Wednesday, August 03, 2016

Despotism Versus The Free Market
"The U.S. is some $200 trillion in debt when formal and informal promises are taken into account. The derivatives markets is apparently well over one thousand trillion dollars and eternally balanced on the knife-edge of insolvency from what we can tell. Germany’s largest bank, Deutsche Bank, is also on the edge of insolvency, as is the Italian banking system. Lord knows what problems in Europe and Asia have NOT been reported. Corporate, private and government interests are generally insolvent. The 'middle classes' in the U.S. (and elsewhere) have perhaps several weeks savings between themselves and insolvency. Central banks around the world have printed so much money for so long that banks are starting to charge for the privilege of holding it. That’s real monetary debasement! To keep the system functioning for now, central banks are interfering with the market in unheard-of ways .. There is no 'capitalism' in the traditional sense anymore – not in Japan and not elsewhere either. The world is in either a depression or quasi-depression depending on where you live. Wars are exploding in the Middle East and elsewhere, and these wars will probably become bigger. The last two wars ended with the construction of quasi-global institutions: The League of Nations and the UN (with its related IMF/BIS/World Bank paraphernalia. The next war, now perhaps in its planning stages, could usher in full-blown globalism, perhaps alongside quasi-debt forgiveness. The struggle between despotism and market competition is accelerating."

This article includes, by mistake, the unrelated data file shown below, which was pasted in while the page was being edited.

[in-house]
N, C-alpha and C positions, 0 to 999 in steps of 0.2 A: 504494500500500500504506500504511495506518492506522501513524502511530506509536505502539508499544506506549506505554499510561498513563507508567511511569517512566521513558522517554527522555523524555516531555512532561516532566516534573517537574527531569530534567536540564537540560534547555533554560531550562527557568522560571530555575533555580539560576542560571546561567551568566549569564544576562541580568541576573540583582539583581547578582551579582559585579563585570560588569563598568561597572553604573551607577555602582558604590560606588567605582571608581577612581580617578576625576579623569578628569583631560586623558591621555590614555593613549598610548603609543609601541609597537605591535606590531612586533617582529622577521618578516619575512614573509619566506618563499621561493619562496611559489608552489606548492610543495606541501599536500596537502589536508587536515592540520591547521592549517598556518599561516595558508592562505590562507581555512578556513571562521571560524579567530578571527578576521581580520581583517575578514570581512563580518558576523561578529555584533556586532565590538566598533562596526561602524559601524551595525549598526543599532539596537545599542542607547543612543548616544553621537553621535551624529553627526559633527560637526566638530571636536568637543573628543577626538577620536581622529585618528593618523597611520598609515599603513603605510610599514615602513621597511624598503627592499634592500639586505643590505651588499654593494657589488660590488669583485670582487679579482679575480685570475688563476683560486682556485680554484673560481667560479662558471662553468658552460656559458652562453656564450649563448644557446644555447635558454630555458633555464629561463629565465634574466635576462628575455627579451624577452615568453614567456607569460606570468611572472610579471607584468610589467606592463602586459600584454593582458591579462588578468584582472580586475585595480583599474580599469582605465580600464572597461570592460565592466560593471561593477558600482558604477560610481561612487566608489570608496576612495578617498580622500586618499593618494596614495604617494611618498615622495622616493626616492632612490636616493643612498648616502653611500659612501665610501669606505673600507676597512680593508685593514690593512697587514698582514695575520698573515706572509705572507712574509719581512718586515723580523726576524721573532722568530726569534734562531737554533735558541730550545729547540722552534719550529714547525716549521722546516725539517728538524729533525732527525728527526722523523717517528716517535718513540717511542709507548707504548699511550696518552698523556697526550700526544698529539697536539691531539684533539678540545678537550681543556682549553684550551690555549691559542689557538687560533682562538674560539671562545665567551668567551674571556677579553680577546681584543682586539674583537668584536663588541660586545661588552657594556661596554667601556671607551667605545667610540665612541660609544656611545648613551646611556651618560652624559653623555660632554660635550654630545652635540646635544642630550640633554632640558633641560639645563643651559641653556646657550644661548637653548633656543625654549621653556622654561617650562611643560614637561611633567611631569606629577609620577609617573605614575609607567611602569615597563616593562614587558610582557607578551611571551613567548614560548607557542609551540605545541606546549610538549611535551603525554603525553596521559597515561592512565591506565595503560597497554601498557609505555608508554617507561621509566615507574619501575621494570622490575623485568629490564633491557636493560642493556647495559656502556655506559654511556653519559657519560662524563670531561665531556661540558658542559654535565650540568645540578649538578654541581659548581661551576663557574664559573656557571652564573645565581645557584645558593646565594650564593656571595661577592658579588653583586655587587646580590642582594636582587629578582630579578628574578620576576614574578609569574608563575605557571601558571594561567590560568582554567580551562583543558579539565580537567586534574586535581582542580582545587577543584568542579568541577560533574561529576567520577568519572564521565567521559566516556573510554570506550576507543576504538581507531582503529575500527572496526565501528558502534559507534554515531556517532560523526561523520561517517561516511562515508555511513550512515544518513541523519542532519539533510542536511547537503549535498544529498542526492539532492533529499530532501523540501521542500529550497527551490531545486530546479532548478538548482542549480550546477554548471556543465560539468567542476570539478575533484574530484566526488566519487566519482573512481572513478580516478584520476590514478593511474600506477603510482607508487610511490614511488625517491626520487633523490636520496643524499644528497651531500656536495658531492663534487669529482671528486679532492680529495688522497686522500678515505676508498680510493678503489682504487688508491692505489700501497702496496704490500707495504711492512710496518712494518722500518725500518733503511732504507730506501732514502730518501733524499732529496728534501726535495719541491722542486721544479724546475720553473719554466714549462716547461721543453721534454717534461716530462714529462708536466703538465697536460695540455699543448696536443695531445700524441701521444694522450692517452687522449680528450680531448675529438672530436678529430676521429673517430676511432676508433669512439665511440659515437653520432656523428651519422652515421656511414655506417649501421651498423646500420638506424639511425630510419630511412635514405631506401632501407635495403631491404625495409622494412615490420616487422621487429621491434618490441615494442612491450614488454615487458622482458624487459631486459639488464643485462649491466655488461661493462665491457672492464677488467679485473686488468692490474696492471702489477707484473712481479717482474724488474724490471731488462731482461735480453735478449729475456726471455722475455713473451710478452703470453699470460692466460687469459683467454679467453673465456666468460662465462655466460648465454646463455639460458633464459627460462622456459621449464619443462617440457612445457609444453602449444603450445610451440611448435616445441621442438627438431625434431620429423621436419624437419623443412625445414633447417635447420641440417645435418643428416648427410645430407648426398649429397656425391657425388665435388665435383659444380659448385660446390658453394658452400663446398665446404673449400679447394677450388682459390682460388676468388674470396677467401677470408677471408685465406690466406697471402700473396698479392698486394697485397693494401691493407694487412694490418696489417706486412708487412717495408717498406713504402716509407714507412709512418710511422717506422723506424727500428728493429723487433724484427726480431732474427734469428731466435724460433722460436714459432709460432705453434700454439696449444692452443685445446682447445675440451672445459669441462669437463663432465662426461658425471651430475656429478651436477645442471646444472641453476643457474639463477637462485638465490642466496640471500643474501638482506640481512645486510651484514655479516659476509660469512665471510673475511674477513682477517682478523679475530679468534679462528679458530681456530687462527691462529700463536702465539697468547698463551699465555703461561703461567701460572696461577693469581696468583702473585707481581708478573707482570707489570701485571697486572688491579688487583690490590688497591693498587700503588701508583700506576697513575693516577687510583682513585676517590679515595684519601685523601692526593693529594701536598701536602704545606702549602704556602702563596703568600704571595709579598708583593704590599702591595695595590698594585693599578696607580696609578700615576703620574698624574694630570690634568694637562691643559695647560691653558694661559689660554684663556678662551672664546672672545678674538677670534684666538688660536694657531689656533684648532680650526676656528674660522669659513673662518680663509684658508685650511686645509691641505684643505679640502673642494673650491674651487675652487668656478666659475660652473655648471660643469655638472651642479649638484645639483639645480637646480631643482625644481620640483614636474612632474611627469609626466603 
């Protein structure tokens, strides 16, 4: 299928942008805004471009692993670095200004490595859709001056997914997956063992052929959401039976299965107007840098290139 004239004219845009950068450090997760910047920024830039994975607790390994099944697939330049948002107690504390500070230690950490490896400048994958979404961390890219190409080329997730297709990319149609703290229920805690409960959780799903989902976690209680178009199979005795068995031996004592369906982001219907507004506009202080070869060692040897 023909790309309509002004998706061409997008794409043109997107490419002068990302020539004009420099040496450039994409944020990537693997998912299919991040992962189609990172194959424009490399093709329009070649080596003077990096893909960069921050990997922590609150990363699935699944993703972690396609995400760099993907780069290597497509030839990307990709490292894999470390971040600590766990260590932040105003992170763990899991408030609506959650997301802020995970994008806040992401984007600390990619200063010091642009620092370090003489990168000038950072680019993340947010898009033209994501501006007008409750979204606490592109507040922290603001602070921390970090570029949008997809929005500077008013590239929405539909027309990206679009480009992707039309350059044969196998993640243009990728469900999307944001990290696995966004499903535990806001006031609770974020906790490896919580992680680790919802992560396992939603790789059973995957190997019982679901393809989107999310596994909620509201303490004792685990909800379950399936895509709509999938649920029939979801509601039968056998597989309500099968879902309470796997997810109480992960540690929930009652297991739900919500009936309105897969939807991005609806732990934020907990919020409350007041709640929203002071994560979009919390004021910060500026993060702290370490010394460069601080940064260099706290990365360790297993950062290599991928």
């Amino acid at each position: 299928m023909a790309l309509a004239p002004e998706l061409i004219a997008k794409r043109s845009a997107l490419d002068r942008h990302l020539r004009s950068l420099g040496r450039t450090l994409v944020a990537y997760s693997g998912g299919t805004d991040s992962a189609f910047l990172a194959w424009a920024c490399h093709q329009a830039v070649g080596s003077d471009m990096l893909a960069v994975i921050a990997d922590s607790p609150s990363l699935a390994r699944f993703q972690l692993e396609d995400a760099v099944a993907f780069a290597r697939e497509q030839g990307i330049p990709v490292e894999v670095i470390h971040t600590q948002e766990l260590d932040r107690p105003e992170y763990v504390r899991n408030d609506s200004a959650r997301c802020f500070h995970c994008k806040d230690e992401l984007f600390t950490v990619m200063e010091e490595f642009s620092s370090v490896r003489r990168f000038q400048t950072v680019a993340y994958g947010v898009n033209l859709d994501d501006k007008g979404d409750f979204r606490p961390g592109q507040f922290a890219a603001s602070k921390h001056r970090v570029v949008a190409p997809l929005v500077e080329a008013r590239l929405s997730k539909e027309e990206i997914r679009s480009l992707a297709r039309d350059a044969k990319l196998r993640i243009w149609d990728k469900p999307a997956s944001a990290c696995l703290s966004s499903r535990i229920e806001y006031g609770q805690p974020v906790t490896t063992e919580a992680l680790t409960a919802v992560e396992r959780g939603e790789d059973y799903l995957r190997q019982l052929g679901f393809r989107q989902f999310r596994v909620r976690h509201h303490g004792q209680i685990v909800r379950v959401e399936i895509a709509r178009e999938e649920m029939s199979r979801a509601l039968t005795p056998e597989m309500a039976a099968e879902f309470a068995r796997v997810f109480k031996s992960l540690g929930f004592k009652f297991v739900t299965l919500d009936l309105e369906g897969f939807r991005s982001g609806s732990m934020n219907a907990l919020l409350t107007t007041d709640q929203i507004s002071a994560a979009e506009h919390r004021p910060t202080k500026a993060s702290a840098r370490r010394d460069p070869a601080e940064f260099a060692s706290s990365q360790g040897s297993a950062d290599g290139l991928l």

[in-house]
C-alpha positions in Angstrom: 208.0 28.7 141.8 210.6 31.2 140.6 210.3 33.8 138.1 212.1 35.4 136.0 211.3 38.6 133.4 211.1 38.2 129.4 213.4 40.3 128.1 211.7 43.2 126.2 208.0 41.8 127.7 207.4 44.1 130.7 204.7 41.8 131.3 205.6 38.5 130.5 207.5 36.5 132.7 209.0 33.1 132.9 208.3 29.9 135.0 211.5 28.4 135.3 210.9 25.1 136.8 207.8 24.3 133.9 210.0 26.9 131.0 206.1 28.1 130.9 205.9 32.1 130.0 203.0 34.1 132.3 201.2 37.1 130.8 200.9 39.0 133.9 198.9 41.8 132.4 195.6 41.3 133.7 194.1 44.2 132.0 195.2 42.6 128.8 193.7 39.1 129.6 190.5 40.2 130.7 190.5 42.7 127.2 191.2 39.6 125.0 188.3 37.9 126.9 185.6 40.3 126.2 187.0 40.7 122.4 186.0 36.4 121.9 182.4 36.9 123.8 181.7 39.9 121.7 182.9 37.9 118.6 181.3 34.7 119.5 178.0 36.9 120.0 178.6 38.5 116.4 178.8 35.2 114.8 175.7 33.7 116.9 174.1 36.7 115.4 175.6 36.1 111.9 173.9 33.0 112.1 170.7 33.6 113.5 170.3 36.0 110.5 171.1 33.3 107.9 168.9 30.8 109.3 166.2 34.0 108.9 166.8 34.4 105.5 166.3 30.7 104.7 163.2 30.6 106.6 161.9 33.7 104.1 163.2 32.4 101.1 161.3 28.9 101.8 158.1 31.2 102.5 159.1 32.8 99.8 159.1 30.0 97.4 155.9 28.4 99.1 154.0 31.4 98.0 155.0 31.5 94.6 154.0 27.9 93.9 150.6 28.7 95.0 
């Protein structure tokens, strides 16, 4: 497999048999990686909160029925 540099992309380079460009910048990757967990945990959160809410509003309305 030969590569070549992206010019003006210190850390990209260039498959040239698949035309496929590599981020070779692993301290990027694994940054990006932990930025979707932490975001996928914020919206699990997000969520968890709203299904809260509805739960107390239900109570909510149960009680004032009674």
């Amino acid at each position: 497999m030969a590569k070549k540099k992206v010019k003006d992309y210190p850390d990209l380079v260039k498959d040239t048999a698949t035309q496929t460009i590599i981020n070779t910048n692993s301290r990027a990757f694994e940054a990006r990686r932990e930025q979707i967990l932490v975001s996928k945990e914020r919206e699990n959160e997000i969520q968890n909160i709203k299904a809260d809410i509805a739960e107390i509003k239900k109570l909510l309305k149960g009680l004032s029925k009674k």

- The Daily Bell
LINK HERE to the essay


Anonymous said...

“When you recall that one of the first moves by Lenin, Mussolini, and Hitler was to outlaw individual ownership in gold, you begin to sense that there may be some connection between money, redeemable in gold, and the rare prize known as human liberty.” — Howard Buffett

Anonymous said...

Timid men indeed !

Now-a-days it seems timid women ... committee chairs with little vision of direction beyond immediate present, except as far as it it relates to personal betterment.